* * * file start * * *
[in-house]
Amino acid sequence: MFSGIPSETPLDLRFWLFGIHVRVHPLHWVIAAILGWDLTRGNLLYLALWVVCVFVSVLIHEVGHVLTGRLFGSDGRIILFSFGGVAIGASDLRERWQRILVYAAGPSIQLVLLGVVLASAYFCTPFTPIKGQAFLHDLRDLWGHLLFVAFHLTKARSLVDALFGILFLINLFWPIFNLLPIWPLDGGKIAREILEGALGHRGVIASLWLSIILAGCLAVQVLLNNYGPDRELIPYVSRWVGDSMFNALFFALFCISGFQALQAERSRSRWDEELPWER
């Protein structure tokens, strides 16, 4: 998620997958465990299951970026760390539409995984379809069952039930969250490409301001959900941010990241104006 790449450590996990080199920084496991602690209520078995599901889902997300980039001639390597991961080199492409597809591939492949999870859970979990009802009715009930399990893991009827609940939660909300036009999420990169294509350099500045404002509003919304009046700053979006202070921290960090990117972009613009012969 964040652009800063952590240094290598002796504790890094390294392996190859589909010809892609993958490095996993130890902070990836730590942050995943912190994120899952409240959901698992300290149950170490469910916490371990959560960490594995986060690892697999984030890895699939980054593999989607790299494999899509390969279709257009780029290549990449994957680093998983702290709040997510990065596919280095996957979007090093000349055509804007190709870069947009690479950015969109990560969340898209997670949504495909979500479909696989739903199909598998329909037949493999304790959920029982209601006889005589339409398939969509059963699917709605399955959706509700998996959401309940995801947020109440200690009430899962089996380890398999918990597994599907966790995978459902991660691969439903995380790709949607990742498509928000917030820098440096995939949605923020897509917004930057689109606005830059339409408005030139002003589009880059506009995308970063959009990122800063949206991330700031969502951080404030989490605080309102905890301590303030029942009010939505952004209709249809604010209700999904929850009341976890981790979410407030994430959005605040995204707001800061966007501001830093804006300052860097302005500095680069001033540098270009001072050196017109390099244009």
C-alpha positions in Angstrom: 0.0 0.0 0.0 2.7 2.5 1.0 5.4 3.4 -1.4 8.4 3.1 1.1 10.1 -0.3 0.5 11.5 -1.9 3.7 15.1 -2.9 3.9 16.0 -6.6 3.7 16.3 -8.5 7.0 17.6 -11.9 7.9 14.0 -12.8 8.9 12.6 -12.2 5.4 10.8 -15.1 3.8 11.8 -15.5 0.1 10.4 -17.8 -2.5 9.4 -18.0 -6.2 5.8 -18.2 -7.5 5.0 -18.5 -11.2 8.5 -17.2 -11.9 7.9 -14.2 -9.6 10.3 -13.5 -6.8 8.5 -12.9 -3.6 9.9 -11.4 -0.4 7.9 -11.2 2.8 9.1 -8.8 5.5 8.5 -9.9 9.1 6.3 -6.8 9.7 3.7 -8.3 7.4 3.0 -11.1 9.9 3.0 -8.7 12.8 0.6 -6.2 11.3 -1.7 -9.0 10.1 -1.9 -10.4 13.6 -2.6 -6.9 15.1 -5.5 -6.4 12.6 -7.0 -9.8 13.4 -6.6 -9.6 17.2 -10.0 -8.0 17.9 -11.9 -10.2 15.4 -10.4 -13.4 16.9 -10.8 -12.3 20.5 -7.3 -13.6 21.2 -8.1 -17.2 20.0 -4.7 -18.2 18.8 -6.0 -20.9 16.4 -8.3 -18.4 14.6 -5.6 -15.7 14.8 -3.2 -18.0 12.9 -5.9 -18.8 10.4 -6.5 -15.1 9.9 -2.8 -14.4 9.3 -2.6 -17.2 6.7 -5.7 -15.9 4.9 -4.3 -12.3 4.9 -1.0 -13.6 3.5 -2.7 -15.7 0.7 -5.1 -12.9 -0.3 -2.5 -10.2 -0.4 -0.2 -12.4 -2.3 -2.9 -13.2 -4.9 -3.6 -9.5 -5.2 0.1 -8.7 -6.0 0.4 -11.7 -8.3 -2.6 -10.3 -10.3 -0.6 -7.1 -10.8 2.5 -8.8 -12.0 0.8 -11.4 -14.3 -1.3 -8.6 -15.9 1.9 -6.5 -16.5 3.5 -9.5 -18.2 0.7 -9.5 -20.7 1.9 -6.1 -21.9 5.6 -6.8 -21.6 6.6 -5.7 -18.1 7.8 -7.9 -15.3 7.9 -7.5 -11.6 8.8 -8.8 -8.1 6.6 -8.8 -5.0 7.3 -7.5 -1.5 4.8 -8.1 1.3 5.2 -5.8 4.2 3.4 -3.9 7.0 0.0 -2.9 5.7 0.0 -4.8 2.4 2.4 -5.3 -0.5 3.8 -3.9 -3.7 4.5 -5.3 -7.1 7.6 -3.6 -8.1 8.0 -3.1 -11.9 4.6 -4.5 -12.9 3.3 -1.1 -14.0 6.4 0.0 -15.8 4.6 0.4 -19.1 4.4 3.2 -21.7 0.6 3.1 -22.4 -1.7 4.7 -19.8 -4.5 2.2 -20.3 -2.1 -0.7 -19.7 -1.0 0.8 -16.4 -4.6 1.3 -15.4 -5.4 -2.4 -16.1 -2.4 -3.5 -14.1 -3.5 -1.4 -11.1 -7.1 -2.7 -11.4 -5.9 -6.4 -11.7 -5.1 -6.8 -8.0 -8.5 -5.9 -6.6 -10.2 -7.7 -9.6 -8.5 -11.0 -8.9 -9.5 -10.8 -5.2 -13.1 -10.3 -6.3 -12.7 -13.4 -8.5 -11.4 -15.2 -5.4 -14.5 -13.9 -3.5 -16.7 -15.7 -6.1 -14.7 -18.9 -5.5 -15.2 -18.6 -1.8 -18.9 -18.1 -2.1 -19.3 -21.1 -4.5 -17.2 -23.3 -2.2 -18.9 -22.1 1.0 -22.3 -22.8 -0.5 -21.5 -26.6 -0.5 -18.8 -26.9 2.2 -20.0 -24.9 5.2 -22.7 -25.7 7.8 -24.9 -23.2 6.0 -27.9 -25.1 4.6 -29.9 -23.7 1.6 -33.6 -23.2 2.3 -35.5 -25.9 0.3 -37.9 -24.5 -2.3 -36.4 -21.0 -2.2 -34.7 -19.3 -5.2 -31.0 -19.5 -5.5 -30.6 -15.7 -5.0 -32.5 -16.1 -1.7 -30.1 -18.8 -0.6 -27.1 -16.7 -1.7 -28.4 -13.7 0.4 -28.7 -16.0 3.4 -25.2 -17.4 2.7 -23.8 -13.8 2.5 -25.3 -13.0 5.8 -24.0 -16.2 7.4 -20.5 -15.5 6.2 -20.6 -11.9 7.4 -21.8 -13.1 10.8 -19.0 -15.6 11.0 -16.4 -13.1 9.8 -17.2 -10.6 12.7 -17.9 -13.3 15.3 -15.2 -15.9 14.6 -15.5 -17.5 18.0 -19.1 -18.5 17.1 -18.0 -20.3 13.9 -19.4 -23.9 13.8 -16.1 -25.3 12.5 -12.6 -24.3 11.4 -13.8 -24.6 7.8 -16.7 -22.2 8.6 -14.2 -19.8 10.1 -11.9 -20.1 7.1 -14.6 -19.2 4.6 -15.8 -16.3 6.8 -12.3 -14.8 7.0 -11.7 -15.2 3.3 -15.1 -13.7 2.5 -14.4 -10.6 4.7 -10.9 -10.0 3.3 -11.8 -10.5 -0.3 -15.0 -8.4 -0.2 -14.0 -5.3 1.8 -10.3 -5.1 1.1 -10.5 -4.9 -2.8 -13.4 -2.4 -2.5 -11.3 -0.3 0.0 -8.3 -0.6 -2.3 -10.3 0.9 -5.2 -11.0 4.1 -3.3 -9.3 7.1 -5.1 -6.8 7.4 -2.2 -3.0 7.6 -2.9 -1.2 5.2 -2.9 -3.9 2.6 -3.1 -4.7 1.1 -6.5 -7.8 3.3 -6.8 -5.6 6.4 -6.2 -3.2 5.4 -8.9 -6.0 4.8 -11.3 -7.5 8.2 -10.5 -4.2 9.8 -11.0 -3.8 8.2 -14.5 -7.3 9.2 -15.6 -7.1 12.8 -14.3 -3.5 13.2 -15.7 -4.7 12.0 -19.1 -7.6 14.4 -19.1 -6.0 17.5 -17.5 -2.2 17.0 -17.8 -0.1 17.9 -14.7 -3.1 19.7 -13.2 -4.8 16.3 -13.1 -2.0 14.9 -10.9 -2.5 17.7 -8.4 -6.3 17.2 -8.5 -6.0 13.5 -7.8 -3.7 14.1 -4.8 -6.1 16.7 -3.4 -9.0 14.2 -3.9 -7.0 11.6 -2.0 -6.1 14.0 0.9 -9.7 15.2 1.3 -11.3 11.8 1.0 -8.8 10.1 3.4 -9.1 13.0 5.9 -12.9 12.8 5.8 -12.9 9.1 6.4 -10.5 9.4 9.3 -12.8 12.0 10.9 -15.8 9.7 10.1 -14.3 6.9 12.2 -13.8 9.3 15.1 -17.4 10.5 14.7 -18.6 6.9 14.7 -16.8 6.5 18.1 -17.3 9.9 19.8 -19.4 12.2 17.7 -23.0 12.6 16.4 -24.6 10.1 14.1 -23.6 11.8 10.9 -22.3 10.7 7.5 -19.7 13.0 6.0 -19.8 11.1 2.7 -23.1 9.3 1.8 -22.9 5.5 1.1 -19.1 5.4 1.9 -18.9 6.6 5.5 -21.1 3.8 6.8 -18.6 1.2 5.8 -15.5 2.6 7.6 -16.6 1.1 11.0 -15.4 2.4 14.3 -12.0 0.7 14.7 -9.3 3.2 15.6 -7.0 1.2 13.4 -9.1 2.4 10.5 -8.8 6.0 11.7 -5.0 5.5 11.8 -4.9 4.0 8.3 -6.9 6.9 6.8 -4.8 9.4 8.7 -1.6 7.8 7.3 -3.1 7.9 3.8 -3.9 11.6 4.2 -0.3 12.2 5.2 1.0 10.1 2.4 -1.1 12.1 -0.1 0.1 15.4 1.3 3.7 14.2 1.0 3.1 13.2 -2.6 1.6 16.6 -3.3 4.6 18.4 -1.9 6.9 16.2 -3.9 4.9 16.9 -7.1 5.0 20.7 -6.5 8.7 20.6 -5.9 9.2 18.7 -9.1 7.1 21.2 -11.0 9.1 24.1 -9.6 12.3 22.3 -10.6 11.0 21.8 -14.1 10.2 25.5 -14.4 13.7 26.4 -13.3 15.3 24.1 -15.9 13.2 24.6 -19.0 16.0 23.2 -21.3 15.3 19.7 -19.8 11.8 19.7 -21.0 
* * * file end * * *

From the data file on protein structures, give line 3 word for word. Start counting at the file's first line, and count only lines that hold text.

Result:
């Protein structure tokens, strides 16, 4: 998620997958465990299951970026760390539409995984379809069952039930969250490409301001959900941010990241104006 790449450590996990080199920084496991602690209520078995599901889902997300980039001639390597991961080199492409597809591939492949999870859970979990009802009715009930399990893991009827609940939660909300036009999420990169294509350099500045404002509003919304009046700053979006202070921290960090990117972009613009012969 964040652009800063952590240094290598002796504790890094390294392996190859589909010809892609993958490095996993130890902070990836730590942050995943912190994120899952409240959901698992300290149950170490469910916490371990959560960490594995986060690892697999984030890895699939980054593999989607790299494999899509390969279709257009780029290549990449994957680093998983702290709040997510990065596919280095996957979007090093000349055509804007190709870069947009690479950015969109990560969340898209997670949504495909979500479909696989739903199909598998329909037949493999304790959920029982209601006889005589339409398939969509059963699917709605399955959706509700998996959401309940995801947020109440200690009430899962089996380890398999918990597994599907966790995978459902991660691969439903995380790709949607990742498509928000917030820098440096995939949605923020897509917004930057689109606005830059339409408005030139002003589009880059506009995308970063959009990122800063949206991330700031969502951080404030989490605080309102905890301590303030029942009010939505952004209709249809604010209700999904929850009341976890981790979410407030994430959005605040995204707001800061966007501001830093804006300052860097302005500095680069001033540098270009001072050196017109390099244009």